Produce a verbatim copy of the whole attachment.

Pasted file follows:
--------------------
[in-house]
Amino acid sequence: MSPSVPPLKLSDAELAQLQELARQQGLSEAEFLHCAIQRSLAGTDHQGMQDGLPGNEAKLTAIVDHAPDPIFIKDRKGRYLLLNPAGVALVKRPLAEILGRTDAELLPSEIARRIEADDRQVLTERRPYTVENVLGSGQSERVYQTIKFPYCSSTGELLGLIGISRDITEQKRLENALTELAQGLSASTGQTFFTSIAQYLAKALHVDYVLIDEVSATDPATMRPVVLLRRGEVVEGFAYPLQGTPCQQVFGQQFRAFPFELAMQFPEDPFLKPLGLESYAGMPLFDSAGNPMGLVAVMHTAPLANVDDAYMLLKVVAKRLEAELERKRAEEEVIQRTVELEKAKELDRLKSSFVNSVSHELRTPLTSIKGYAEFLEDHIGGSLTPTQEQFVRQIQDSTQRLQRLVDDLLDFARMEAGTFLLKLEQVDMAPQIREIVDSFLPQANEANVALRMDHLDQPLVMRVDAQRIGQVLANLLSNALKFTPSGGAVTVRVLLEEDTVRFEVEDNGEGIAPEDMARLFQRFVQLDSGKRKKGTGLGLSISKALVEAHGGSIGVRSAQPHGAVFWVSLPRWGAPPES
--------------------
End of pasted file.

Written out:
[in-house]
Amino acid sequence: MSPSVPPLKLSDAELAQLQELARQQGLSEAEFLHCAIQRSLAGTDHQGMQDGLPGNEAKLTAIVDHAPDPIFIKDRKGRYLLLNPAGVALVKRPLAEILGRTDAELLPSEIARRIEADDRQVLTERRPYTVENVLGSGQSERVYQTIKFPYCSSTGELLGLIGISRDITEQKRLENALTELAQGLSASTGQTFFTSIAQYLAKALHVDYVLIDEVSATDPATMRPVVLLRRGEVVEGFAYPLQGTPCQQVFGQQFRAFPFELAMQFPEDPFLKPLGLESYAGMPLFDSAGNPMGLVAVMHTAPLANVDDAYMLLKVVAKRLEAELERKRAEEEVIQRTVELEKAKELDRLKSSFVNSVSHELRTPLTSIKGYAEFLEDHIGGSLTPTQEQFVRQIQDSTQRLQRLVDDLLDFARMEAGTFLLKLEQVDMAPQIREIVDSFLPQANEANVALRMDHLDQPLVMRVDAQRIGQVLANLLSNALKFTPSGGAVTVRVLLEEDTVRFEVEDNGEGIAPEDMARLFQRFVQLDSGKRKKGTGLGLSISKALVEAHGGSIGVRSAQPHGAVFWVSLPRWGAPPES